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A bipartisan bill that would have created voluntary cybersecurity standards for companies that operate critical U.S. infrastructure, such as power grids and chemical plants, has been shot down once again this past Tuesday. The revised bill was blocked by a vote of 51-47. This will be the second time the Cybersecurity Act of 2012 has been thwarted; the initial bill was rejected in early August by a vote of 52-46, with concerns about increased government regulation of private businesses.
Who would the bill apply to? Systems or assets would be designated as ‘critical infrastructure’ if damage or unauthorized access could lead to:
The language of the bill is somewhat arguably vague (lending itself ample leeway in the scope of which companies can be designated as a critical infrastructure and therefore subject to the terms and penalties of noncompliance) which may have hurt its chances at passing in the Senate. However, the overall sentiment that our critical infrastructure should be held to some kind of security standard, if not the highest, is not out of bounds. If our medical records must be protected by a federal, national standard (HIPAA compliance), then why can’t we protect our power grids? And why shouldn’t there be penalties for noncompliance, if noncompliance could result in mass economic destruction or fatalities?
Opposition to the bill by the U.S. Chamber of Commerce’s National Security & Emergency Preparedness Dept. claims that minimum standards for cybersecurity should be developed by industry, not government, and should vary for different sectors, according to VP Ann Beauchesne, as reported by Bloomberg.com. However, the bill does acknowledge different cybersecurity requirements for each sector (see details in the bullets below), invalidating that argument.
Similar to best practices for HIPAA compliance, the bill requires owners to also “submit a third-party assessment…on an annual basis,” with enforced penalties if they failed to do so. The OCR recently released audit guidelines for covered entities and business associates (third-parties), based on an initial pilot audit program intended to uncover security issues and improve upon general operating standards of private and public healthcare companies alike. HIPAA extends to third-parties, as they are another link in the ‘chain of trust’ and can have a significant role in the security of patient data.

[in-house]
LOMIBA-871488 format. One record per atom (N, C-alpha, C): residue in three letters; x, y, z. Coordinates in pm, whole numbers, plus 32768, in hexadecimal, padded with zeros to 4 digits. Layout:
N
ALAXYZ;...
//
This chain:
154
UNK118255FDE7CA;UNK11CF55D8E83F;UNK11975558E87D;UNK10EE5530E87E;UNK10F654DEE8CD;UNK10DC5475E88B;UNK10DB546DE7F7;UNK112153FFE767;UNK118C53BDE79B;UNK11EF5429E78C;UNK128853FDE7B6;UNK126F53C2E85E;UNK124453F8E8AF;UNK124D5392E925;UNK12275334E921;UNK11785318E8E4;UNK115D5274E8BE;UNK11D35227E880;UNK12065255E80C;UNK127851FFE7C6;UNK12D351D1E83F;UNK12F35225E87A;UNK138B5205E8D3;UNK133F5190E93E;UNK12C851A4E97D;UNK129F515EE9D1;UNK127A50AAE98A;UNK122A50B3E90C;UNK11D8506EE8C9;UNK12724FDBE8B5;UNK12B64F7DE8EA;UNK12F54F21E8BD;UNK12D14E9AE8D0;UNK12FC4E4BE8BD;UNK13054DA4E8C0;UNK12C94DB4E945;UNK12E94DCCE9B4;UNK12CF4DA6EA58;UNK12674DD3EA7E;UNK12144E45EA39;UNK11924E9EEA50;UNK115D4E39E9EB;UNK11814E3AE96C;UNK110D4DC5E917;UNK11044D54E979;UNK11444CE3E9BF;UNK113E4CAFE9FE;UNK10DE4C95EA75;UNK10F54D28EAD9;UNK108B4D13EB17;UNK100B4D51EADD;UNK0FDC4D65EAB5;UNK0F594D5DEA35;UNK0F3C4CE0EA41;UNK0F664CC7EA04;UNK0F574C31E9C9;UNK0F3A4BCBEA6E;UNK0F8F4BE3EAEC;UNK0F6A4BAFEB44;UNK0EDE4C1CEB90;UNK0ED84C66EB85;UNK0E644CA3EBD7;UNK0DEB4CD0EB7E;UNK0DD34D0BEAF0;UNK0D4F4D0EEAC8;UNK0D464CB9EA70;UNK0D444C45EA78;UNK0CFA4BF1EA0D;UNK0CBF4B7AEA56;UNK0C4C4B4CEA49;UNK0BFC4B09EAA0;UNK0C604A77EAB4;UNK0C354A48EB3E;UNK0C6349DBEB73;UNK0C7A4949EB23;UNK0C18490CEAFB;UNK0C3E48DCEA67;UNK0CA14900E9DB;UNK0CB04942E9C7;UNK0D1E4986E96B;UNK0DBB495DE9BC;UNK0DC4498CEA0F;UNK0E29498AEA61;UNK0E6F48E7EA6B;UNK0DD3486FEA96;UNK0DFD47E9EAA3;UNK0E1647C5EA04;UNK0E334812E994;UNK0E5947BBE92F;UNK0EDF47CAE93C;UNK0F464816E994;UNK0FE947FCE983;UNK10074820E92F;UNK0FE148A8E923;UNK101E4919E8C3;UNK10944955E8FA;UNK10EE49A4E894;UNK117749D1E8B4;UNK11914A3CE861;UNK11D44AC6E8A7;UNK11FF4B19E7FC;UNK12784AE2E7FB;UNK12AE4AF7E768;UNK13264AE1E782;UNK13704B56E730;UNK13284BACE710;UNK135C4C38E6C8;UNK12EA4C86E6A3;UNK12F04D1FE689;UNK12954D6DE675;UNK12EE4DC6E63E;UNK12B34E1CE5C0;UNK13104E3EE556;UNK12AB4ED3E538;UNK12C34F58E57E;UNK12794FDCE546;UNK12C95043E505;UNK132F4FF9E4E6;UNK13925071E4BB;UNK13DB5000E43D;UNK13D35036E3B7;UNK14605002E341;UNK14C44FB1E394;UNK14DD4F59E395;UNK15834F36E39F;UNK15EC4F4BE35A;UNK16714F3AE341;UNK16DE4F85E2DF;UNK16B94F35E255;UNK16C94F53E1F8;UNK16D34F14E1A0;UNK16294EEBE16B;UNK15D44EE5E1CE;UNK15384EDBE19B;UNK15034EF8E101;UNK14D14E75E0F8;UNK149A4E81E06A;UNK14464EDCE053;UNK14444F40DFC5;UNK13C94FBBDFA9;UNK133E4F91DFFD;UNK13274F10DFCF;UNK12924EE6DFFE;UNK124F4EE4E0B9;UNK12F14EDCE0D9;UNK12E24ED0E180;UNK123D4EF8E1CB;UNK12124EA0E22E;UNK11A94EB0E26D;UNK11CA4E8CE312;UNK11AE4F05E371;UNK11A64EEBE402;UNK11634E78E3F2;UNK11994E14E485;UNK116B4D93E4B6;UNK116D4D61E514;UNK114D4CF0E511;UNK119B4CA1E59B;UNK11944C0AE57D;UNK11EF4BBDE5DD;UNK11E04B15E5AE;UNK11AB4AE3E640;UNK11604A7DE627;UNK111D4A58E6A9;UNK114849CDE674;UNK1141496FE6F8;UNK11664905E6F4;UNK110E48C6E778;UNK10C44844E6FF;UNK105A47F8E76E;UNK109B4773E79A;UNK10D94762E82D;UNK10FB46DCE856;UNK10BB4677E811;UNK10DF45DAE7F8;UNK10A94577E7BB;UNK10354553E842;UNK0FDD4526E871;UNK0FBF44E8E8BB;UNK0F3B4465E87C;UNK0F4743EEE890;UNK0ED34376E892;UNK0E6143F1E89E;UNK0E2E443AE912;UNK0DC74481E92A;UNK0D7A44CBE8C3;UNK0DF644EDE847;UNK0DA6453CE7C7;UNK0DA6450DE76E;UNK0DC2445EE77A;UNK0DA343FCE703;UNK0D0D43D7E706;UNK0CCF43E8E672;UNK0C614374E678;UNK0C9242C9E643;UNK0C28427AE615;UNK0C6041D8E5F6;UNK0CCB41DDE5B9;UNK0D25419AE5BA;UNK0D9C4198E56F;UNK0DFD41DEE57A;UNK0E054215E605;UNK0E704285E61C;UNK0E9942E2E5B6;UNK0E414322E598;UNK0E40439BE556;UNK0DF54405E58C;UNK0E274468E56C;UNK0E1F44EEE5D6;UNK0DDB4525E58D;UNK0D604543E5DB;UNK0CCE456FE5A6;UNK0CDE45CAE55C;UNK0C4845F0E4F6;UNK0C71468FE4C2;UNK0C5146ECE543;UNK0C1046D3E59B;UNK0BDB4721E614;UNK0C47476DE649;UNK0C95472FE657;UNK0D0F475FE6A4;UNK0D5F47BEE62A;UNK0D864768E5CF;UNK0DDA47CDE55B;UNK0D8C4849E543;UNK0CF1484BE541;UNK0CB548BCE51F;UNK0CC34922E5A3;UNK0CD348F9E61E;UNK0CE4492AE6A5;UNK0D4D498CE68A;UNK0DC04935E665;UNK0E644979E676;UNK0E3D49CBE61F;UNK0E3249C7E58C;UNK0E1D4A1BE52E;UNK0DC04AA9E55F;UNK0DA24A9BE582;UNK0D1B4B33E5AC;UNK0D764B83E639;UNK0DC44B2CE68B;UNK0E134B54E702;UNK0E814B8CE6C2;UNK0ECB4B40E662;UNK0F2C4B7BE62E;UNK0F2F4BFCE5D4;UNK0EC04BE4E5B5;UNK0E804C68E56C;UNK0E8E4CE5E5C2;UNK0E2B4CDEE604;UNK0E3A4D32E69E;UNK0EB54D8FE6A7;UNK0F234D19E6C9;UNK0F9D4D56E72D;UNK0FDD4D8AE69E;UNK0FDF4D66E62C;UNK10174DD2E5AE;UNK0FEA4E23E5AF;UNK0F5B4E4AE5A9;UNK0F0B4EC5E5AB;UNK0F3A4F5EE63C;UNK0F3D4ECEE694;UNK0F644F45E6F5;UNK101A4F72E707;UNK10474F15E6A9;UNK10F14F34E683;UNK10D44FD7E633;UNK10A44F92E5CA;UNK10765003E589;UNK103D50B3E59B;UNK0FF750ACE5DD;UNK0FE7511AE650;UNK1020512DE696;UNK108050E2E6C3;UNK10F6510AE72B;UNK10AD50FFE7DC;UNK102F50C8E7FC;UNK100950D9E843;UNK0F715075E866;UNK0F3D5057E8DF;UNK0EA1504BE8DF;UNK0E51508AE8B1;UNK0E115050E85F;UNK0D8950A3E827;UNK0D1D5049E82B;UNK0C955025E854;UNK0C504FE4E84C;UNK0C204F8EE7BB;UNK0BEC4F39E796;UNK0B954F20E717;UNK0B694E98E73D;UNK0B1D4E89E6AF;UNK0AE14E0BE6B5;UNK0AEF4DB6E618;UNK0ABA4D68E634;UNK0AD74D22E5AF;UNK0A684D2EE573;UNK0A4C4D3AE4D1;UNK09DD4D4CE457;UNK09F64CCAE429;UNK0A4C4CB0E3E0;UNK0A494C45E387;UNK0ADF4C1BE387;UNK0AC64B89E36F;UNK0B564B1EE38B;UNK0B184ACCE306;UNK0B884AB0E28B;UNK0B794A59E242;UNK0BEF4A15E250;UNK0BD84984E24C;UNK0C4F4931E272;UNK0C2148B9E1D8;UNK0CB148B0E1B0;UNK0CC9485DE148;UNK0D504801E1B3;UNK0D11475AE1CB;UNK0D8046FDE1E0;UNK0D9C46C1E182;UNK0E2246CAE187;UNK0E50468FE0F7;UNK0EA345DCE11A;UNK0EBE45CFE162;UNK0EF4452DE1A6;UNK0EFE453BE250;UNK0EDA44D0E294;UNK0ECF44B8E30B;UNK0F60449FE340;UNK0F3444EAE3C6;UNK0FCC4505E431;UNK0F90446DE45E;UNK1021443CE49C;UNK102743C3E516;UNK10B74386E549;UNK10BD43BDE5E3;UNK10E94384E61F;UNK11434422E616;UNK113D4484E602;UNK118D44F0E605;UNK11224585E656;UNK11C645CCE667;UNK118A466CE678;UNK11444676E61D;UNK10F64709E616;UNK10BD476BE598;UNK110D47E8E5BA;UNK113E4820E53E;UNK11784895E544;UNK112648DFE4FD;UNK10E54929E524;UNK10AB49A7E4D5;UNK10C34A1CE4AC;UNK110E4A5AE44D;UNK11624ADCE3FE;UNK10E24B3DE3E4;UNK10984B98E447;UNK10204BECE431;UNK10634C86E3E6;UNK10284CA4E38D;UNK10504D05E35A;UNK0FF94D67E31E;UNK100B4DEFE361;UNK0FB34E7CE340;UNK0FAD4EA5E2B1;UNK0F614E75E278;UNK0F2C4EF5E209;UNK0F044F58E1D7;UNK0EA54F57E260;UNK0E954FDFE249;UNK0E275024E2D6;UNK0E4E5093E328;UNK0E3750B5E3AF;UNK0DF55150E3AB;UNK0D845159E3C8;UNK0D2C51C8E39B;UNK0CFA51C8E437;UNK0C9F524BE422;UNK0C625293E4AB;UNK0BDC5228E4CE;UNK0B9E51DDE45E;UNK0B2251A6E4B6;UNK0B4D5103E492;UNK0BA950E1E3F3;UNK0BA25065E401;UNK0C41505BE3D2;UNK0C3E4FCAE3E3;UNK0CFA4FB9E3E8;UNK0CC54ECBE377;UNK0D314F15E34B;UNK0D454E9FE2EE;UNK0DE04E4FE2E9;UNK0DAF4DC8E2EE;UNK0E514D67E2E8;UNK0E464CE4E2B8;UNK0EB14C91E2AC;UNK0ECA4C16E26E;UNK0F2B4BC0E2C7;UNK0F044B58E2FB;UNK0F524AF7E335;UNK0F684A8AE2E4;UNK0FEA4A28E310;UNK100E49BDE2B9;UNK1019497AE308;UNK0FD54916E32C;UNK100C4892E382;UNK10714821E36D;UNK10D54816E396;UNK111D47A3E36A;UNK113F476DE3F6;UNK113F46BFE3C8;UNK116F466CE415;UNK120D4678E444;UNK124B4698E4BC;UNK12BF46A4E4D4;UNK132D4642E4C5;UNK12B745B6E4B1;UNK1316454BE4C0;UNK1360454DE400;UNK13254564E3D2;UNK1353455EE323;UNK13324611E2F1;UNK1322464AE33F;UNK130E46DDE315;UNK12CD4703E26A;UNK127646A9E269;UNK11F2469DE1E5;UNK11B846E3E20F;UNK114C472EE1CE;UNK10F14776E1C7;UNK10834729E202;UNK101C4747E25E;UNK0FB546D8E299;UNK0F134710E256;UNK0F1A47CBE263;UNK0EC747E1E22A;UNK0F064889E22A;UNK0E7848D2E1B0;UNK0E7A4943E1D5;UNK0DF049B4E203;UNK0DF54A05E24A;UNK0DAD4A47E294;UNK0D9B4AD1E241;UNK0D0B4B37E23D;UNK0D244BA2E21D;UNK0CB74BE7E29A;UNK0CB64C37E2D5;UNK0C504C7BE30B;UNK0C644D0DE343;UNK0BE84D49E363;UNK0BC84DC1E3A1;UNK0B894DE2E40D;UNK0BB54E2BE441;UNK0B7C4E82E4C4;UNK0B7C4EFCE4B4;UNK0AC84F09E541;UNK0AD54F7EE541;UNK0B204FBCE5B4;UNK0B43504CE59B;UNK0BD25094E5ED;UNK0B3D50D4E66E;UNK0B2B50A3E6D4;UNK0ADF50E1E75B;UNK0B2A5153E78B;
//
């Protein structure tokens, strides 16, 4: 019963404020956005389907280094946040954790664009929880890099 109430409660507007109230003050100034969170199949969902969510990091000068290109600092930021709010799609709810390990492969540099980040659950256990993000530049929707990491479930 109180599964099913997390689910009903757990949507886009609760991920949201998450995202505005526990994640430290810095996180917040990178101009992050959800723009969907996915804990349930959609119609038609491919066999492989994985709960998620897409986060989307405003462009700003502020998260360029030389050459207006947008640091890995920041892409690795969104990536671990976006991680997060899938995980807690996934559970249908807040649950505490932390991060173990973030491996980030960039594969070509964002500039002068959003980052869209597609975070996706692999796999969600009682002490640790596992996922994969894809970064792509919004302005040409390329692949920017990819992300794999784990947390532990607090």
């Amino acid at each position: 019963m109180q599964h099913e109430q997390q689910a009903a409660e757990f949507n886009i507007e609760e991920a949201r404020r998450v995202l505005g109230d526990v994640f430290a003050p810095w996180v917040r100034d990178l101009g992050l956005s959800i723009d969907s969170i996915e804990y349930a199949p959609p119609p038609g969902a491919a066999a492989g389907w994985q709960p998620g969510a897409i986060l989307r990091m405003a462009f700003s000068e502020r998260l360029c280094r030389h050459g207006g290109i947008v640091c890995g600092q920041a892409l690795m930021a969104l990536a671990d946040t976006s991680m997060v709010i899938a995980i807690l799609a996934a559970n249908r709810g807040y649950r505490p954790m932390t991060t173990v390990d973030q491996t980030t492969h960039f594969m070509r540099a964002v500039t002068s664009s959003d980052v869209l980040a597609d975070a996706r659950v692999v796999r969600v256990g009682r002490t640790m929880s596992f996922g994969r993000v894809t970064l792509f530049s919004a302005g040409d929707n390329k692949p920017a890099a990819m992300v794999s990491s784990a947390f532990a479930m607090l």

The same would hold true for ‘covered critical infrastructures,’ as noted by the cybersecurity bill. So what would the bill actually require of covered critical infrastructure business owners?
This appears to be a fairly standard set of responsibilities for owners. Reporting significant cyber incidents are key to preventing an even bigger and more destructive attack in the future, with investigations and ongoing monitoring allowing the utmost transparency into invasions. Gathering intelligence on these attacks can also allow investigators to create profiles of groups or individuals, which might spark privacy concerns but could also prevent a catastrophic attack on our critical network systems.
According to Bloomberg.com, the current administration may have to issue an executive order to pass parts of the bill instead of the whole, considering it has already failed to pass twice in Senate.
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Cybersecurity Act of 2012 (Full Text of Bill, PDF)
Cybersecurity Bill Fails to Advance in Senate
Cybersecurity Bill Killed, Paving Way for Executive Order
Hacker Attack Warnings Don’t Budge Opposing Sides on Cyber Bill